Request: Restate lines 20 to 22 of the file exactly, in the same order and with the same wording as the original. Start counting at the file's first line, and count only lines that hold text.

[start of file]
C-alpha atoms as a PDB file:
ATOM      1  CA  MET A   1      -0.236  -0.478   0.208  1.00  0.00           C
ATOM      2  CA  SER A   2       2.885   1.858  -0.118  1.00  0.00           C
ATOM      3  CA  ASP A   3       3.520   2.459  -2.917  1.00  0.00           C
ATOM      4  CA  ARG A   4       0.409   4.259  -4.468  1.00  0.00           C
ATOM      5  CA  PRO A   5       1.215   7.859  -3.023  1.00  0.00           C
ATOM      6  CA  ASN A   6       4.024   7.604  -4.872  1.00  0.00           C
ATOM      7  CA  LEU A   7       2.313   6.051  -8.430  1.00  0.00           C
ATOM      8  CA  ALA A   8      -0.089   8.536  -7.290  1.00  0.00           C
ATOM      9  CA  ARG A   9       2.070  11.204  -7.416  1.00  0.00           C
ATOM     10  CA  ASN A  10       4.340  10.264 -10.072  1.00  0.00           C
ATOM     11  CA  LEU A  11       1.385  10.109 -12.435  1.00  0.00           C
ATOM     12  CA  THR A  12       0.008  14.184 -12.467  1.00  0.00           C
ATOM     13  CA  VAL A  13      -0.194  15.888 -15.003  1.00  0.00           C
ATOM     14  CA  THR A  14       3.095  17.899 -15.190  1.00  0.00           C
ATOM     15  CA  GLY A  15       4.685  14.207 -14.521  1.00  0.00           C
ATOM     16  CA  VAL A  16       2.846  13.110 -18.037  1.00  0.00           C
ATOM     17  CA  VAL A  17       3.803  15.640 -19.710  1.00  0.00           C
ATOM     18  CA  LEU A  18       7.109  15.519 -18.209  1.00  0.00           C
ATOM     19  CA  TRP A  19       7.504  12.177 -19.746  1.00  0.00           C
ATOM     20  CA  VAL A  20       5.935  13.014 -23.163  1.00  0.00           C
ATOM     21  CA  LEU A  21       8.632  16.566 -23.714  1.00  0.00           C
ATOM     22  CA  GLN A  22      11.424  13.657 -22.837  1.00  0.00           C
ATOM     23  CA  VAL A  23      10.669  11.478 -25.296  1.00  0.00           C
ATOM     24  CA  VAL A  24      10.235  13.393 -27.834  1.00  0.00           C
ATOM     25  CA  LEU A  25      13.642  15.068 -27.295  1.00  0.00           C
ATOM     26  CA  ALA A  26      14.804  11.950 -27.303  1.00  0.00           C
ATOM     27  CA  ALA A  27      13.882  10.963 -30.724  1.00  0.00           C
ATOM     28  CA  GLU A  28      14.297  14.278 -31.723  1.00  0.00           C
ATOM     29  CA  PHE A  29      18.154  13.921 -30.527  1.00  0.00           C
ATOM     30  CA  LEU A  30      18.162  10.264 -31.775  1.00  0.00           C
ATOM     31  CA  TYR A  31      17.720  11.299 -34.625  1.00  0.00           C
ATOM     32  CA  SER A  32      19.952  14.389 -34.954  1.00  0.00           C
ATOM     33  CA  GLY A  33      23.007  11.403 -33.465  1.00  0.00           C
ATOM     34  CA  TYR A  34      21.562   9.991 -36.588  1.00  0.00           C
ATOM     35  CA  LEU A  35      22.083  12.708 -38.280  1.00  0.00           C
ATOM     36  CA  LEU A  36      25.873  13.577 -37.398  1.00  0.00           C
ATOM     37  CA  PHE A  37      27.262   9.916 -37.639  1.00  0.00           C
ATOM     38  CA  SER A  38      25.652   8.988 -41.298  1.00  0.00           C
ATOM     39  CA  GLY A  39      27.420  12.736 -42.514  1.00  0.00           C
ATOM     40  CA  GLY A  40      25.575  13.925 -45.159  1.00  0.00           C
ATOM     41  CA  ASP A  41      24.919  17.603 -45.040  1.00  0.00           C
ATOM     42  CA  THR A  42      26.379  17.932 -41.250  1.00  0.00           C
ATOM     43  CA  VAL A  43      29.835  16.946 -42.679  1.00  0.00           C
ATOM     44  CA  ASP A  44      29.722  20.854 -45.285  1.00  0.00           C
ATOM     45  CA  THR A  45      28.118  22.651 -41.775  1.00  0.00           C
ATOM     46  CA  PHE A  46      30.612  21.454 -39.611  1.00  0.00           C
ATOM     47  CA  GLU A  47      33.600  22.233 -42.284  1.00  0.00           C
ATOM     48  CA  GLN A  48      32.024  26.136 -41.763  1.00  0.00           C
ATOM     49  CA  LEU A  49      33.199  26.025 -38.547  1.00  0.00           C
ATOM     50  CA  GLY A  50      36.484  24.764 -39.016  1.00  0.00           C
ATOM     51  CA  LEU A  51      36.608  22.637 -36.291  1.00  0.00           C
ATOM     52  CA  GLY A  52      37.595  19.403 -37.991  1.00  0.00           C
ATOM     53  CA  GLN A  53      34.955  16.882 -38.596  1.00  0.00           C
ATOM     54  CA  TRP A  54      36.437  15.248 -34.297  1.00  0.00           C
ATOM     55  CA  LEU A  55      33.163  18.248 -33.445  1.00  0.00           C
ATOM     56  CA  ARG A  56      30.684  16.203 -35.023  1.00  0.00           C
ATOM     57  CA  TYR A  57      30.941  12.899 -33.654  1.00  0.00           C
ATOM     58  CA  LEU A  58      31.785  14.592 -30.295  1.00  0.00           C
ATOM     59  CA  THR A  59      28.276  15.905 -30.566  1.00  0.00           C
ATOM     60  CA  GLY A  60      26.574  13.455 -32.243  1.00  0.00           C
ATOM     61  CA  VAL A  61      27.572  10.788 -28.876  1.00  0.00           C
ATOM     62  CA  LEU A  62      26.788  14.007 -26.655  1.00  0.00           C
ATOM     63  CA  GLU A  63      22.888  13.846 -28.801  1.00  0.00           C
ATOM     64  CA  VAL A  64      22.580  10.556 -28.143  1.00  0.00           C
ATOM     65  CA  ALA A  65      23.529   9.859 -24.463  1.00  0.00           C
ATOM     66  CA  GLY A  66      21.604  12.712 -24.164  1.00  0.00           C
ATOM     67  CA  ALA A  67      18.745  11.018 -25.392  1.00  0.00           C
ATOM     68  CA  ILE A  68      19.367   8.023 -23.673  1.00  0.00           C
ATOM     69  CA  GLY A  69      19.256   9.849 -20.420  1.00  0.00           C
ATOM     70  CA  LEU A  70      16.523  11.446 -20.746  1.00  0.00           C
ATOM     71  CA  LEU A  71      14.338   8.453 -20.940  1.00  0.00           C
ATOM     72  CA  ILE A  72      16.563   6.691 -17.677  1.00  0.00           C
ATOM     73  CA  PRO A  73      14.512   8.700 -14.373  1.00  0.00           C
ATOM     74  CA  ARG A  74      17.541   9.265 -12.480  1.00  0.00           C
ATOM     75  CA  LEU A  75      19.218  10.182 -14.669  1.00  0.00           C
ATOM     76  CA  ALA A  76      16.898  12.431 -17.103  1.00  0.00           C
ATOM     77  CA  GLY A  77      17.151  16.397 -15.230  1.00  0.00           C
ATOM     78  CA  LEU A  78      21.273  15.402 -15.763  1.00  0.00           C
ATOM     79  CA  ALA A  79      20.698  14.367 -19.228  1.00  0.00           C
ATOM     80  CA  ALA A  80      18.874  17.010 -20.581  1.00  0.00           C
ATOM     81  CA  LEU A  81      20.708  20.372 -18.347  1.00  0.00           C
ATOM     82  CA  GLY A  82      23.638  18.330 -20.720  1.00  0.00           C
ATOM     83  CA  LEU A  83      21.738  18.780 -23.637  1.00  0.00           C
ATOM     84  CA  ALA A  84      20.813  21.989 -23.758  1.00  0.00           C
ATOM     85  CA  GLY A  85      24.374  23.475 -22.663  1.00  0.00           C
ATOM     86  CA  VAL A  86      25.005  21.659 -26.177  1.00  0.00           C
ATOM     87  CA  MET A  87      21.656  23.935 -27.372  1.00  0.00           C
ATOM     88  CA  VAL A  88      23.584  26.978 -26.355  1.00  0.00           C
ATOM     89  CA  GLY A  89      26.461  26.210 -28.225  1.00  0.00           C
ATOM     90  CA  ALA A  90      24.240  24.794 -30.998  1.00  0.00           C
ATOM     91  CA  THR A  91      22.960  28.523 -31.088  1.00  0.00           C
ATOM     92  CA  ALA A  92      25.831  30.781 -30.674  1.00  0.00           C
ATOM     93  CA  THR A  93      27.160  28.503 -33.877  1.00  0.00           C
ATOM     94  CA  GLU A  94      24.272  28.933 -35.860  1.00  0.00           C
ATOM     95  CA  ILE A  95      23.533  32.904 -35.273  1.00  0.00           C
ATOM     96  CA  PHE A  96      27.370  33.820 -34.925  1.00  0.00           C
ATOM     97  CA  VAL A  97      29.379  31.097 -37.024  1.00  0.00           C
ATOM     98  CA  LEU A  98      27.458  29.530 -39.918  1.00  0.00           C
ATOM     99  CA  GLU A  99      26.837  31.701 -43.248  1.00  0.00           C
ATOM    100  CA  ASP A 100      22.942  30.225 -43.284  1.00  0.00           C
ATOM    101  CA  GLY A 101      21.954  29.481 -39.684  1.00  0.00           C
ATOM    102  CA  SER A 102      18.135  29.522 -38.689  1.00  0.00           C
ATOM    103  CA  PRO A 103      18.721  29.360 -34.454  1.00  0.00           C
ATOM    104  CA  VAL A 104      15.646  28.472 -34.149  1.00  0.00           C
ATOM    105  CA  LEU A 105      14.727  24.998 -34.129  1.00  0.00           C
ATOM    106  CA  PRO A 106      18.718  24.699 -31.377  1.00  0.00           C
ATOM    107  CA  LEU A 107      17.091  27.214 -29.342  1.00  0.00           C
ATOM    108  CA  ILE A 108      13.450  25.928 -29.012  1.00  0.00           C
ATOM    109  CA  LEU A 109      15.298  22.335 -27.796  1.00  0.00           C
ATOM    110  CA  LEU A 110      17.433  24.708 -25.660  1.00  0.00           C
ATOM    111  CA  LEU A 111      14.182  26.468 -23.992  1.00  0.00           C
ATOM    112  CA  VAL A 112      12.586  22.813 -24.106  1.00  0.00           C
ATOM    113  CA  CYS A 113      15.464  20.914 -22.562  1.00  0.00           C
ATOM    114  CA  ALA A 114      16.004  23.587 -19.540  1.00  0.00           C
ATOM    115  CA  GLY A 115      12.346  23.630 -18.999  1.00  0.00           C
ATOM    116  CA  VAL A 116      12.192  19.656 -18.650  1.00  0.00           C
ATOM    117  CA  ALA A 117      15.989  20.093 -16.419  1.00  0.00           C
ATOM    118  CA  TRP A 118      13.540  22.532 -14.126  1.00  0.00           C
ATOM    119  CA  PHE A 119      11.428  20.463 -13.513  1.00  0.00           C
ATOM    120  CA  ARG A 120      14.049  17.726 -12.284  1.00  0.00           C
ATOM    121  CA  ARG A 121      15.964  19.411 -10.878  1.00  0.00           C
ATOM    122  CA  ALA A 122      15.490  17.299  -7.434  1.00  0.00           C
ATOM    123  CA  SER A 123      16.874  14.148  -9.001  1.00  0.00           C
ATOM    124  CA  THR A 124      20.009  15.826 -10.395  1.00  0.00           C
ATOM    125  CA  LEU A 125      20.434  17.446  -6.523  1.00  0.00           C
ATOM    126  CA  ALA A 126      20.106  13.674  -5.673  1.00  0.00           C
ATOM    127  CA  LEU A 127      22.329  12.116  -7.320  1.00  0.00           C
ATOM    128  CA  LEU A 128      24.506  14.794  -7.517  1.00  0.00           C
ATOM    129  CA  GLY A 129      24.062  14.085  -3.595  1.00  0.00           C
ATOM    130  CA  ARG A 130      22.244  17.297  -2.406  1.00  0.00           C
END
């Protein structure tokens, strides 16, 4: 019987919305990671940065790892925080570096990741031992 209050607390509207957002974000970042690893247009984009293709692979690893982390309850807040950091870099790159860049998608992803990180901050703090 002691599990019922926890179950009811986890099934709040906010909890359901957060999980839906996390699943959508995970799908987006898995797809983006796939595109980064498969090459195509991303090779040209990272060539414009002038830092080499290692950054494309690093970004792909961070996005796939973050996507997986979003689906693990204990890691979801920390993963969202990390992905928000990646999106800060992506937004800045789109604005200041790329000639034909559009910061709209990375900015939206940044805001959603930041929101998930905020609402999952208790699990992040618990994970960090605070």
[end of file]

ATOM     19  CA  TRP A  19       7.504  12.177 -19.746  1.00  0.00           C
ATOM     20  CA  VAL A  20       5.935  13.014 -23.163  1.00  0.00           C
ATOM     21  CA  LEU A  21       8.632  16.566 -23.714  1.00  0.00           C